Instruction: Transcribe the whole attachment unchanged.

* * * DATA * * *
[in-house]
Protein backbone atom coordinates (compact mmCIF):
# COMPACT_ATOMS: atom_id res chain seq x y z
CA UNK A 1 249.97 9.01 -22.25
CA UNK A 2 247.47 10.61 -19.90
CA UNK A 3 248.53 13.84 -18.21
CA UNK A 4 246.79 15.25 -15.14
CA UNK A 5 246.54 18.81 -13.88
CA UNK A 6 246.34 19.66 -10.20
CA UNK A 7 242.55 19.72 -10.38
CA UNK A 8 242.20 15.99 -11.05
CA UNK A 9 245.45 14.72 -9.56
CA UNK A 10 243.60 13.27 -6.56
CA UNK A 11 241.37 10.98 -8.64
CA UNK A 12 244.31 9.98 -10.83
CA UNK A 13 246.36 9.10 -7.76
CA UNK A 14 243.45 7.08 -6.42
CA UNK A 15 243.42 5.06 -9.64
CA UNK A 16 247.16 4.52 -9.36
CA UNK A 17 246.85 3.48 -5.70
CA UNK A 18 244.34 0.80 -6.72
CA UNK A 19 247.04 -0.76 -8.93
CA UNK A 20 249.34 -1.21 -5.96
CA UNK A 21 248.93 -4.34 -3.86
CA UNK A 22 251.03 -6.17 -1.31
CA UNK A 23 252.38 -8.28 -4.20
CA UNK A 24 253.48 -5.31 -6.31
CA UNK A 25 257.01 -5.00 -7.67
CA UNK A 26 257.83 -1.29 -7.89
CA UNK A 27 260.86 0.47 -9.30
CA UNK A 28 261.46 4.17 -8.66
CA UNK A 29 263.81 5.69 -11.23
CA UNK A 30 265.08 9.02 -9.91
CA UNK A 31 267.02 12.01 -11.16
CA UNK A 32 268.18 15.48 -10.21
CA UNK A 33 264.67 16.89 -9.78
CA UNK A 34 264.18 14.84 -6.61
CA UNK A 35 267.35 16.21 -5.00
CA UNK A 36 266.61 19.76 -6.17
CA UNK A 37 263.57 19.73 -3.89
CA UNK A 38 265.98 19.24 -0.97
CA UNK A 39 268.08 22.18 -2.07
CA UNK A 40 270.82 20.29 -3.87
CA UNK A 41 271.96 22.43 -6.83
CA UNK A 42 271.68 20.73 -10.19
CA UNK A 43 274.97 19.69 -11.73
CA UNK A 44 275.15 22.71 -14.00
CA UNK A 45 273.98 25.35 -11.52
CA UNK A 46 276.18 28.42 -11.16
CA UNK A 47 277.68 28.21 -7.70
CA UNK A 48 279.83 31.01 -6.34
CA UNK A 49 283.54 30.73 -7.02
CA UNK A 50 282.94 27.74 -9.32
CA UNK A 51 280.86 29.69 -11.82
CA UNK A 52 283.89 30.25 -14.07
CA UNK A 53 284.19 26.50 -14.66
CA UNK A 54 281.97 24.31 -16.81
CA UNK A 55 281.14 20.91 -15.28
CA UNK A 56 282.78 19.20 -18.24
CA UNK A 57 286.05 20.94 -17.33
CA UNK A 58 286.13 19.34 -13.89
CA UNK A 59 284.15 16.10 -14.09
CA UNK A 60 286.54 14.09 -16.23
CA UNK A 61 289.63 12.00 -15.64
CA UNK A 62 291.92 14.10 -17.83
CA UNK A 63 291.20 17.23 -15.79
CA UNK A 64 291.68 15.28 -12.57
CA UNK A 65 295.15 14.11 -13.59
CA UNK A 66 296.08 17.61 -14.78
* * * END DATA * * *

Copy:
[in-house]
Protein backbone atom coordinates (compact mmCIF):
# COMPACT_ATOMS: atom_id res chain seq x y z
CA UNK A 1 249.97 9.01 -22.25
CA UNK A 2 247.47 10.61 -19.90
CA UNK A 3 248.53 13.84 -18.21
CA UNK A 4 246.79 15.25 -15.14
CA UNK A 5 246.54 18.81 -13.88
CA UNK A 6 246.34 19.66 -10.20
CA UNK A 7 242.55 19.72 -10.38
CA UNK A 8 242.20 15.99 -11.05
CA UNK A 9 245.45 14.72 -9.56
CA UNK A 10 243.60 13.27 -6.56
CA UNK A 11 241.37 10.98 -8.64
CA UNK A 12 244.31 9.98 -10.83
CA UNK A 13 246.36 9.10 -7.76
CA UNK A 14 243.45 7.08 -6.42
CA UNK A 15 243.42 5.06 -9.64
CA UNK A 16 247.16 4.52 -9.36
CA UNK A 17 246.85 3.48 -5.70
CA UNK A 18 244.34 0.80 -6.72
CA UNK A 19 247.04 -0.76 -8.93
CA UNK A 20 249.34 -1.21 -5.96
CA UNK A 21 248.93 -4.34 -3.86
CA UNK A 22 251.03 -6.17 -1.31
CA UNK A 23 252.38 -8.28 -4.20
CA UNK A 24 253.48 -5.31 -6.31
CA UNK A 25 257.01 -5.00 -7.67
CA UNK A 26 257.83 -1.29 -7.89
CA UNK A 27 260.86 0.47 -9.30
CA UNK A 28 261.46 4.17 -8.66
CA UNK A 29 263.81 5.69 -11.23
CA UNK A 30 265.08 9.02 -9.91
CA UNK A 31 267.02 12.01 -11.16
CA UNK A 32 268.18 15.48 -10.21
CA UNK A 33 264.67 16.89 -9.78
CA UNK A 34 264.18 14.84 -6.61
CA UNK A 35 267.35 16.21 -5.00
CA UNK A 36 266.61 19.76 -6.17
CA UNK A 37 263.57 19.73 -3.89
CA UNK A 38 265.98 19.24 -0.97
CA UNK A 39 268.08 22.18 -2.07
CA UNK A 40 270.82 20.29 -3.87
CA UNK A 41 271.96 22.43 -6.83
CA UNK A 42 271.68 20.73 -10.19
CA UNK A 43 274.97 19.69 -11.73
CA UNK A 44 275.15 22.71 -14.00
CA UNK A 45 273.98 25.35 -11.52
CA UNK A 46 276.18 28.42 -11.16
CA UNK A 47 277.68 28.21 -7.70
CA UNK A 48 279.83 31.01 -6.34
CA UNK A 49 283.54 30.73 -7.02
CA UNK A 50 282.94 27.74 -9.32
CA UNK A 51 280.86 29.69 -11.82
CA UNK A 52 283.89 30.25 -14.07
CA UNK A 53 284.19 26.50 -14.66
CA UNK A 54 281.97 24.31 -16.81
CA UNK A 55 281.14 20.91 -15.28
CA UNK A 56 282.78 19.20 -18.24
CA UNK A 57 286.05 20.94 -17.33
CA UNK A 58 286.13 19.34 -13.89
CA UNK A 59 284.15 16.10 -14.09
CA UNK A 60 286.54 14.09 -16.23
CA UNK A 61 289.63 12.00 -15.64
CA UNK A 62 291.92 14.10 -17.83
CA UNK A 63 291.20 17.23 -15.79
CA UNK A 64 291.68 15.28 -12.57
CA UNK A 65 295.15 14.11 -13.59
CA UNK A 66 296.08 17.61 -14.78